If either Ginsburg or Breyer resign this summer we can expect a contentious, drawn out, and divisive confirmation battle. But that is nothing like we are bound to see if they wait until after November when odds are the Republicans will take the Senate.
The Supreme Court's Noel Canning decision upholds the D.C. Circuit's outcome, but repudiates its reasoning and leaves the elected branches with pretty much the same tools already available to them to foster either friction or cooperation. All in all, it's a pretty good day for constitutionalism.
It appears that Chief Justice Roberts feels that if a social media company states that they have access to view and analyze your posts, content, and relationships, then that ought to be fair game for the government (and law enforcement), too.
What the SCOTUS historically has not engaged in since the days of the Robber Barons, though, seems to be pattern and practice of the Roberts SCOTUS: Libertarian pro-corporate, anti-government, anti-citizen rulings that serve the most narrow and wealthy of interests.
One year ago today, in two historic decisions, the Supreme Court struck down the heart of the so-called "Defense of Marriage Act" in Windsor v. United States. In an instant, the world changed forever.
According to the Supreme Court, police need a warrant to search the cellphones of people they arrest. The unanimous decision, which was handed down this week, is being heralded as a major victory for privacy rights and a landmark case with implications far beyond cellphones.
Thursday's Supreme Court ruling in McCullen vs. Coakley, despite the unified outcome and facade, makes it clear that abortion is and will continue to be a wedge issue dividing the justices for years to come.
Interestingly enough, even American Academy of Matrimonial Lawyers members in the states that currently don't allow same-sex marriage have noted an increased number of consultations with same-sex couples to discuss cohabitation agreements and other legal strategies.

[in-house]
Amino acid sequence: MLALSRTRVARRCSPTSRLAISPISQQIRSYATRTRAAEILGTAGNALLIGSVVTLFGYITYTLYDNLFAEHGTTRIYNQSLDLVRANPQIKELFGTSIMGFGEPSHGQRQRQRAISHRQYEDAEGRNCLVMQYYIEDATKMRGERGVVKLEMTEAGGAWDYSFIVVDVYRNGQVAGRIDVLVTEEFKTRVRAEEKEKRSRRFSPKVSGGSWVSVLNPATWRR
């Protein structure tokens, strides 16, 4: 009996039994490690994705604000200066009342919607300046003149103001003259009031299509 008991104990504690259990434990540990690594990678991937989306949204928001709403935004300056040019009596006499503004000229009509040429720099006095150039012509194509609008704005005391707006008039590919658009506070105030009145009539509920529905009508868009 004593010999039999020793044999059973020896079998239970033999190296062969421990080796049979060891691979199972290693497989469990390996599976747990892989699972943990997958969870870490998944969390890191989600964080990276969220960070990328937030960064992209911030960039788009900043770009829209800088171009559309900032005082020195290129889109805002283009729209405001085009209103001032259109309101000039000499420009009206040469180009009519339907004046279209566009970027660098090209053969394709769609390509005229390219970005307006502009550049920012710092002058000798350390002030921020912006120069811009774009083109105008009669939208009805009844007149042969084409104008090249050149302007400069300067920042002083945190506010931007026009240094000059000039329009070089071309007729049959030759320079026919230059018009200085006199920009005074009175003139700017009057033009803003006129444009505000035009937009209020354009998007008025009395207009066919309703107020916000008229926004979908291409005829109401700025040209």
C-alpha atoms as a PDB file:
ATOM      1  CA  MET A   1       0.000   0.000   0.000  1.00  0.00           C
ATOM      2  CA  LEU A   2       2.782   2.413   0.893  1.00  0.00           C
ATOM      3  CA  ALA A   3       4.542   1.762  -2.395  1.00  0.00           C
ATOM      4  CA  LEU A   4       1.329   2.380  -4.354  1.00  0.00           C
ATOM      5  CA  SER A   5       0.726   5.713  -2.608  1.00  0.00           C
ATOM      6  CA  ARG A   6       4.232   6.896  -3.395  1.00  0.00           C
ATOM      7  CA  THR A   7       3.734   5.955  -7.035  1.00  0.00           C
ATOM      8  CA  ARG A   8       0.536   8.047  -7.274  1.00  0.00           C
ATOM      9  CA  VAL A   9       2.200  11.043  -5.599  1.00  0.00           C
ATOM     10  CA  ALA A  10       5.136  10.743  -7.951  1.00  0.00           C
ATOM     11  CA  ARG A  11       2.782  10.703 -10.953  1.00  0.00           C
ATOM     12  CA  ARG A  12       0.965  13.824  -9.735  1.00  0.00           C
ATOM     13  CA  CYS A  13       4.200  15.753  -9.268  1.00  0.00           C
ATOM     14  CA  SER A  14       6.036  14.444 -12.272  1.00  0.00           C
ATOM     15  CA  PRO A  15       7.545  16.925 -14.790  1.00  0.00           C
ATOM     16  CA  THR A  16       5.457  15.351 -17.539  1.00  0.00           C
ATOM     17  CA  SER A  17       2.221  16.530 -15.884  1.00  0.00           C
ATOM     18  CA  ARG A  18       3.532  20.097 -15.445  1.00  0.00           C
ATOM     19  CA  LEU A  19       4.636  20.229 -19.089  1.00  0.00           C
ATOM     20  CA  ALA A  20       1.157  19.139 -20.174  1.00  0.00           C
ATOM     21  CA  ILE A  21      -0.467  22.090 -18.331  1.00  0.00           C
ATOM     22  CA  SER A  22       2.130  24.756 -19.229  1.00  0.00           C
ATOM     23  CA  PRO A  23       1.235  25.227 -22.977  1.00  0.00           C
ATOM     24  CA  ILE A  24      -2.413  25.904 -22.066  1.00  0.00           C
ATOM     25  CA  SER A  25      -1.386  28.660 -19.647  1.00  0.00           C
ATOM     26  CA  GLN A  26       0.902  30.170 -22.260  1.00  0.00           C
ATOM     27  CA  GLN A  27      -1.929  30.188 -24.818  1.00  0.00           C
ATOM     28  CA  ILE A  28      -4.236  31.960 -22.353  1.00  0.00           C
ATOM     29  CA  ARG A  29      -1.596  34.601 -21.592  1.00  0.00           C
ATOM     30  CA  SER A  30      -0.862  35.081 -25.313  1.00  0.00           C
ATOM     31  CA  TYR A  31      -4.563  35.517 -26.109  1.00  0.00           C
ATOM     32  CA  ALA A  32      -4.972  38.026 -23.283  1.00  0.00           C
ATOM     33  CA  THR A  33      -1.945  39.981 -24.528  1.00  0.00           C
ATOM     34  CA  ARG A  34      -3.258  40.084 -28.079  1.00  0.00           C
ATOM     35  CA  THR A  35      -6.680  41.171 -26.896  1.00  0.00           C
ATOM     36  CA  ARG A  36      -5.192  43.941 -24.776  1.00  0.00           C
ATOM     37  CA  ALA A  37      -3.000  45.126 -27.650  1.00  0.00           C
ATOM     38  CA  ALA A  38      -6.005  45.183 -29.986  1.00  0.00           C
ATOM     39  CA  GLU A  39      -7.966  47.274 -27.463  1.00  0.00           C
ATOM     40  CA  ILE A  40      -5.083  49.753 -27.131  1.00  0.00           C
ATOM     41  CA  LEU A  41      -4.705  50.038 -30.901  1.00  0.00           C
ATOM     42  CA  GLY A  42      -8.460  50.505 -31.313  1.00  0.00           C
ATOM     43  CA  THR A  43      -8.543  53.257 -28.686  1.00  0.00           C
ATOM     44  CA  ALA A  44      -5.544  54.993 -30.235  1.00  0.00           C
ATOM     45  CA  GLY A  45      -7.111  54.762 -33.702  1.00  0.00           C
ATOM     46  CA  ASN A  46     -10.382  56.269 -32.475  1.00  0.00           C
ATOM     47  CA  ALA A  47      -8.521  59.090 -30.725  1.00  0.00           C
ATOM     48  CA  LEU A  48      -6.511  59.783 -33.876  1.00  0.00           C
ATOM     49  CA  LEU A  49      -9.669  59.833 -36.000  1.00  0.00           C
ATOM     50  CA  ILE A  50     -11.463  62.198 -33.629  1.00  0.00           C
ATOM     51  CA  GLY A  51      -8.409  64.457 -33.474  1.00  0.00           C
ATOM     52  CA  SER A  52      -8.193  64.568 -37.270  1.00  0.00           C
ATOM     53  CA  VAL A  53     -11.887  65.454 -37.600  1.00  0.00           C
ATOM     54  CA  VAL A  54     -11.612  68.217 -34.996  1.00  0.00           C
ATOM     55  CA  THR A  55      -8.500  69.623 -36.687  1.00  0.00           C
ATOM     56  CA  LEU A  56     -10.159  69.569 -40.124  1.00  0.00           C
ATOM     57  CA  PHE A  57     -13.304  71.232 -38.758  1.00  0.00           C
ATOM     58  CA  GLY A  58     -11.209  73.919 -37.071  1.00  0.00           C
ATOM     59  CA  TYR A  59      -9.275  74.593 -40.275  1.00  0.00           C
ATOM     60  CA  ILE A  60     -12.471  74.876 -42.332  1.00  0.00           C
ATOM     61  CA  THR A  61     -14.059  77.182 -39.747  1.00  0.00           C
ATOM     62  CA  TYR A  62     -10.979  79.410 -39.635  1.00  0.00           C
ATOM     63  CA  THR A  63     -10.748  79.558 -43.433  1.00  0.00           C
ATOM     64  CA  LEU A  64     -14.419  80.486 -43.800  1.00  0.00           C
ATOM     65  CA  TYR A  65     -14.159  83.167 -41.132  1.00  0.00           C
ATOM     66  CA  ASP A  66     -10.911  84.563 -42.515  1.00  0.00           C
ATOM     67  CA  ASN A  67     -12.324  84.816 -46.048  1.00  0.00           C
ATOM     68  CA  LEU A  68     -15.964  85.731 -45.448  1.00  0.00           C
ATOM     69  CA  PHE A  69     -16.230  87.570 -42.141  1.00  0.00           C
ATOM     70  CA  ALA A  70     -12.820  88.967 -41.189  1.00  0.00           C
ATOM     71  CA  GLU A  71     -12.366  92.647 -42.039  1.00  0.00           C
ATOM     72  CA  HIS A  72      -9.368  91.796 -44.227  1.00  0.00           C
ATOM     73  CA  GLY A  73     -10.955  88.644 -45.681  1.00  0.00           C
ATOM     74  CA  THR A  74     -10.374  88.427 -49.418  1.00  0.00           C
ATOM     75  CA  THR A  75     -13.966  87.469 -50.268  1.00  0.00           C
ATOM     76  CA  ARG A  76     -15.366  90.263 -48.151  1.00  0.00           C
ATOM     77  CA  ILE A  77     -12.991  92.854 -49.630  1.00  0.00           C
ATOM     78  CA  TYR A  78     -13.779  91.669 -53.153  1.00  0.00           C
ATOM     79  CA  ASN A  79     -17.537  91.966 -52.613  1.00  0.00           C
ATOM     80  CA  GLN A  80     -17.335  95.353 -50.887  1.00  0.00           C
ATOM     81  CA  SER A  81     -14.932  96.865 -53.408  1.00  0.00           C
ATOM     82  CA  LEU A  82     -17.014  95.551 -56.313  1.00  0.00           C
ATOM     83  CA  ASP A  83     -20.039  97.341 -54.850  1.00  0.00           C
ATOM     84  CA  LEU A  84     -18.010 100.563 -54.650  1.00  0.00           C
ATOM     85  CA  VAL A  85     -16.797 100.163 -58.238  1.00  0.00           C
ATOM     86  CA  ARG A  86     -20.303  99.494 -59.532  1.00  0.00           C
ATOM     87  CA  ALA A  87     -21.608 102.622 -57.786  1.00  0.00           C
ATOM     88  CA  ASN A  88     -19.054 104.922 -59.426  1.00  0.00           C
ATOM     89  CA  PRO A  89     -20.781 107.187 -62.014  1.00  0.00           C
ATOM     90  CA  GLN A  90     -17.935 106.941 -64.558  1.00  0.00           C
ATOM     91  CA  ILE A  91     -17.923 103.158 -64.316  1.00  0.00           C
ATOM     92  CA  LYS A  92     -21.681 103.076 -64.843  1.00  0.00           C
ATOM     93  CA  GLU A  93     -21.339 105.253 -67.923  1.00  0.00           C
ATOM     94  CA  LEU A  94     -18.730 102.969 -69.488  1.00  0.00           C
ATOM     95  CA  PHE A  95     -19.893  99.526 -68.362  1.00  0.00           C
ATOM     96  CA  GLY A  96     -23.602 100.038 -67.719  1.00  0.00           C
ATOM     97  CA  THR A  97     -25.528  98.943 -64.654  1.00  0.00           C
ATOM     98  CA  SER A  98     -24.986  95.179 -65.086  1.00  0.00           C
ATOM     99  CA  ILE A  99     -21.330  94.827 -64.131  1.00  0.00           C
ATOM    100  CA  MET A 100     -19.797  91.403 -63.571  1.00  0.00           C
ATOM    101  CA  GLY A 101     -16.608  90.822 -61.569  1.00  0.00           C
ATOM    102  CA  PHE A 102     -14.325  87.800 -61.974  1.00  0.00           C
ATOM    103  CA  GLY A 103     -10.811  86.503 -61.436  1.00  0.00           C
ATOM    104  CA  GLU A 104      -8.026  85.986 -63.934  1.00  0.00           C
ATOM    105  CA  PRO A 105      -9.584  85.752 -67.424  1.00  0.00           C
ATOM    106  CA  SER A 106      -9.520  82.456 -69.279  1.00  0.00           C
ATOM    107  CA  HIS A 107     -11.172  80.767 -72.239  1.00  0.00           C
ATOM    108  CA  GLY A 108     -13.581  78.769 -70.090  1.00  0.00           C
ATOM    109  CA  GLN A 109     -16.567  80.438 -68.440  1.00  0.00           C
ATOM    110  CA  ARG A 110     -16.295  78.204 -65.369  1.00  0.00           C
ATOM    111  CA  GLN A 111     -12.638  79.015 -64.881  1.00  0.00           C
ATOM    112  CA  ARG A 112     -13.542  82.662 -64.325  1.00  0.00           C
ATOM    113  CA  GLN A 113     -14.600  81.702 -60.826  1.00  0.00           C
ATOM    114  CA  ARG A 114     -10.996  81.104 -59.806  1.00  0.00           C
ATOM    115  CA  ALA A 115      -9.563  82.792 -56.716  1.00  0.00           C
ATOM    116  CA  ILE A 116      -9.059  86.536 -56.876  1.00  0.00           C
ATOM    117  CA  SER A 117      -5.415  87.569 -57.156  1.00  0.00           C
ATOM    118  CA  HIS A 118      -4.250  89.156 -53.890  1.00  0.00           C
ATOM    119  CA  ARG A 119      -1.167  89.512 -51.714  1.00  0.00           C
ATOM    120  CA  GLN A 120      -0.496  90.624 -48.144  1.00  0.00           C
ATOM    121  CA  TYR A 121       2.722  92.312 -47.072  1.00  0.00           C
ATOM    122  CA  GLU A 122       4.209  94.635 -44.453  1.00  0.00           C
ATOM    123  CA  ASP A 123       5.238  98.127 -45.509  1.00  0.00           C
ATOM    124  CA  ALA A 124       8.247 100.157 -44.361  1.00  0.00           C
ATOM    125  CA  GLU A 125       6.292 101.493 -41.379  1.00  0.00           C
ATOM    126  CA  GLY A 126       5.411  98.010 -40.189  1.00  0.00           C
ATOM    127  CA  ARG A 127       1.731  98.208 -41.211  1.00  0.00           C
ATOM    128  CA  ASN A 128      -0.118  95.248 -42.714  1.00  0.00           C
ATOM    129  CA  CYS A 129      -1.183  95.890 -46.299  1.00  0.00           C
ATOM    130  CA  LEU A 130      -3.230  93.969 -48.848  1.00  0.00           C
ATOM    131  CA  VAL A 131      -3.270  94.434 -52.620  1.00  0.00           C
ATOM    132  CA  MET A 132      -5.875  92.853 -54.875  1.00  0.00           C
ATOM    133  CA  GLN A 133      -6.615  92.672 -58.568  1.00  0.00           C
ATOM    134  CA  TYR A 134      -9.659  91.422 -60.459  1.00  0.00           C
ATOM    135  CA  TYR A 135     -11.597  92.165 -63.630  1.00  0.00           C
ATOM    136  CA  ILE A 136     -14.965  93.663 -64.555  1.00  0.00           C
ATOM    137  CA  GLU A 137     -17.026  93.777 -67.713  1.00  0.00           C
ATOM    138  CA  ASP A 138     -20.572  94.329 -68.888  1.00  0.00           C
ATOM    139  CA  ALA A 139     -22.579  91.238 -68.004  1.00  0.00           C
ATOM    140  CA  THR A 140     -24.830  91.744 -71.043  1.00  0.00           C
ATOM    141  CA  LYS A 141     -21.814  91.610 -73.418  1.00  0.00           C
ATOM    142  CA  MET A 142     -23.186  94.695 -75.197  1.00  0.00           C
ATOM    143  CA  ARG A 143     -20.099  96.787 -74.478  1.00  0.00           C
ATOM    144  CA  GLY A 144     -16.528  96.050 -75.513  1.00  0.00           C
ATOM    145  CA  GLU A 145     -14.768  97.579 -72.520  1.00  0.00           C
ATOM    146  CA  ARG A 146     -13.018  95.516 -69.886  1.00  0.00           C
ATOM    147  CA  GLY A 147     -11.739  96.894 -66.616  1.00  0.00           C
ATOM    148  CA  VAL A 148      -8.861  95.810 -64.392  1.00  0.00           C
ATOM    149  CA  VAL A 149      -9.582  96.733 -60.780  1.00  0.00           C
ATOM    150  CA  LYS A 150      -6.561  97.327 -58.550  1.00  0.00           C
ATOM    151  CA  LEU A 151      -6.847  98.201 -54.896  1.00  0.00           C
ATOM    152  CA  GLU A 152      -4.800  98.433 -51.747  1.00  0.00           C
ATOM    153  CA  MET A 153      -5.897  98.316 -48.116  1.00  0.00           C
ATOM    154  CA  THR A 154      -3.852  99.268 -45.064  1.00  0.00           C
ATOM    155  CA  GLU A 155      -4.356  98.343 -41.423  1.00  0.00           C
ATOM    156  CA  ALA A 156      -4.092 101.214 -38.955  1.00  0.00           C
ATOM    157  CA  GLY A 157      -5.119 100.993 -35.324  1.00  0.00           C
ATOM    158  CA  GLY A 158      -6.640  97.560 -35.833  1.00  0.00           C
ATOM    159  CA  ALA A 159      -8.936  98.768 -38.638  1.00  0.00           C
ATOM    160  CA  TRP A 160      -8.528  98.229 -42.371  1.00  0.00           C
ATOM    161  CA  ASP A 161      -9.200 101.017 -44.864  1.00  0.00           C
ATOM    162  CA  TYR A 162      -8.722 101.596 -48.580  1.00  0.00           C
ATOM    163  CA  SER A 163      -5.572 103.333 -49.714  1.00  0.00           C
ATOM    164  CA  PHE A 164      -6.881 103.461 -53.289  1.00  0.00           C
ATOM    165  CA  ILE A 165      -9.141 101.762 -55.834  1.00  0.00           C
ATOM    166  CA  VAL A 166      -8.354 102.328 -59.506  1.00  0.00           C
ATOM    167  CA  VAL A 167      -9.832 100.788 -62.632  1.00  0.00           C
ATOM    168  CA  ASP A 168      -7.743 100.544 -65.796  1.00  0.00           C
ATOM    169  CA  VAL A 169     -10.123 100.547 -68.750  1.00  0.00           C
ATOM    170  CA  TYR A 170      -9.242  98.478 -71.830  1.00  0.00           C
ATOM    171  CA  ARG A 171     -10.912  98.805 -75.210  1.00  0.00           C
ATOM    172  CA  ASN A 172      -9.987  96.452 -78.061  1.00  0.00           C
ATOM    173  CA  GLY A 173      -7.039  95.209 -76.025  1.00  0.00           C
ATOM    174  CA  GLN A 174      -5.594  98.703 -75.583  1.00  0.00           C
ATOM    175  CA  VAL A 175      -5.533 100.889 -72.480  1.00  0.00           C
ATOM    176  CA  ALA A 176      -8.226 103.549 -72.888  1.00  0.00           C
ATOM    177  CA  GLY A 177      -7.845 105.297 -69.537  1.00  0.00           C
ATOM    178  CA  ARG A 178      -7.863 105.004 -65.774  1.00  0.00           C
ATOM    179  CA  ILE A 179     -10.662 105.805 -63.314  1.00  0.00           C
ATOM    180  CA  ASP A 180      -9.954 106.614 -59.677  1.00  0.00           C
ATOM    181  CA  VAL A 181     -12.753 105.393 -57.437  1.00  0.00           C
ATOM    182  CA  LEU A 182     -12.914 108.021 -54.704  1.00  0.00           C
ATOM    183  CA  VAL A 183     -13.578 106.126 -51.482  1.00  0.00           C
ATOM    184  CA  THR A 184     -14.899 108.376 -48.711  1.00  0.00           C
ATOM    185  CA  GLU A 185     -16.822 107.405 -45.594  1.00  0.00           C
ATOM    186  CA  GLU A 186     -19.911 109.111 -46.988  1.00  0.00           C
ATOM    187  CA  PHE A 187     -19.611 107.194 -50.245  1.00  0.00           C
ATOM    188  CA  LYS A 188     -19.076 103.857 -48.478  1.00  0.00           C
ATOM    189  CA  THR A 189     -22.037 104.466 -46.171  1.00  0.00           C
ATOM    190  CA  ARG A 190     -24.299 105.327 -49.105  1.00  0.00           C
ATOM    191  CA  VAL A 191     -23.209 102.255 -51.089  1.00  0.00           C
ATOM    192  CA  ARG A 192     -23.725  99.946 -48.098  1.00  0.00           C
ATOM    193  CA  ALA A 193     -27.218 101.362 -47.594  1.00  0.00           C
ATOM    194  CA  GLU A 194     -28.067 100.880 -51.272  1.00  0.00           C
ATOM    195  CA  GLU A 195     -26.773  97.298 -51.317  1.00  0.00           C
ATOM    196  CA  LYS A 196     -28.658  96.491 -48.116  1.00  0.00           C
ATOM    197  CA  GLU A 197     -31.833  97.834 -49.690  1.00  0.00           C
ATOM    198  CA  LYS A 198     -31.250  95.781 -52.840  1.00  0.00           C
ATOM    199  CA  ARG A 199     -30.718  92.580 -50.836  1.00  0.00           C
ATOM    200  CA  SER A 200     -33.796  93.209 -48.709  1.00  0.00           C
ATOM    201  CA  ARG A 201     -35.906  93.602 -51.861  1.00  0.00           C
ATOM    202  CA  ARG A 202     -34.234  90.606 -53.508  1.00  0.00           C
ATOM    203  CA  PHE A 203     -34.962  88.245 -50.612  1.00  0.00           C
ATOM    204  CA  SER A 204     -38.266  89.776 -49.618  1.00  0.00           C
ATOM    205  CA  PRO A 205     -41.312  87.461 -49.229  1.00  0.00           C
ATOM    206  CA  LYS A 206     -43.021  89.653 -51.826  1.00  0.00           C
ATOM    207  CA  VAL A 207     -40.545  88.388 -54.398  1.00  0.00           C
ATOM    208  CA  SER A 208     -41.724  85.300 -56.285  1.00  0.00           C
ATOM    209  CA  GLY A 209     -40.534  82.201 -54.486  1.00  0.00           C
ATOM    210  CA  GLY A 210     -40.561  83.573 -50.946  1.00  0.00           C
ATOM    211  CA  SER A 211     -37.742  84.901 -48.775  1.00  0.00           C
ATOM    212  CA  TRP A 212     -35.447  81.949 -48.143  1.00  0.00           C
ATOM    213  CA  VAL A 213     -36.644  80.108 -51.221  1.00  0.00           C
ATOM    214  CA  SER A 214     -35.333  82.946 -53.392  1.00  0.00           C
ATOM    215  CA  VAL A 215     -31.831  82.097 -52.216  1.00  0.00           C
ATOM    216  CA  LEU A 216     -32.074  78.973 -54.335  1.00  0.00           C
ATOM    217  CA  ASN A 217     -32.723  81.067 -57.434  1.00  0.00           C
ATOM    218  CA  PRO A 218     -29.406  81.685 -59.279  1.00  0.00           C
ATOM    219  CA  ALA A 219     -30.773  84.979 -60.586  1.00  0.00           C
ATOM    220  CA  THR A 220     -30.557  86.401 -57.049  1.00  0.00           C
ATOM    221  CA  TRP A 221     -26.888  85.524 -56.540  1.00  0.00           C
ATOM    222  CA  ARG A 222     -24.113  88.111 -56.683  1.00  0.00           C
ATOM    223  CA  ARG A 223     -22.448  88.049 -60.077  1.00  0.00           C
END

This week's unanimous Supreme Court decision affirming a robust Fourth Amendment protection for cellphone data is an enormously important victory for privacy rights in the digital age.
Has technology become such an integral part of what it means to be human that we are now actually cyborgs, part organic and apparently part digital? T...
It turns out that immigration law stumps even the Supreme Court. The Court's recent decision in Scialabba v. Cuellar de Osorio is marred by errors that may well have affected its outcome.
Fathoming legislative intent simply is too subjective and too slender of a reed to support such an important decision and to divide the winners from the losers that others have already sorted out.
One year ago, a majority of Supreme Court justices weakened the federal government's ability to prevent voter discrimination. In a sweeping decision, they decimated the Voting Rights Act.
The Supreme Court unanimously ruled today that police may not search information on an arrested suspect's cell phone without an additional search warrant. In two cases from both coasts, consolidated into a single opinion the Court held that the privacy interests in protecting the tremendous amount of personal information stored on cell phones outweighs the government's interest to its immediate access by police, even after a suspect is lawfully arrested. The cases decided today forced the Court to analyze a centuries-old constitutional amendment in light of modern technological advances.
In a major win for broadcasters, the Supreme Court ruled 6-3 that Aereo, a streaming service that provides access to programs at about the same time as they are broadcast, violates the Copyright Act of 1976. The decision is a huge blow for Aereo, which may go out of business.
Last week, in Susan B. Anthony List v. Driehaus, the Court unanimously -- with all judges signing onto an opinion written by Justice Clarence Thomas -- may have taken Sullivan up a notch, albeit on a procedural issue. And this time it is the conservatives who demand their right to free speech.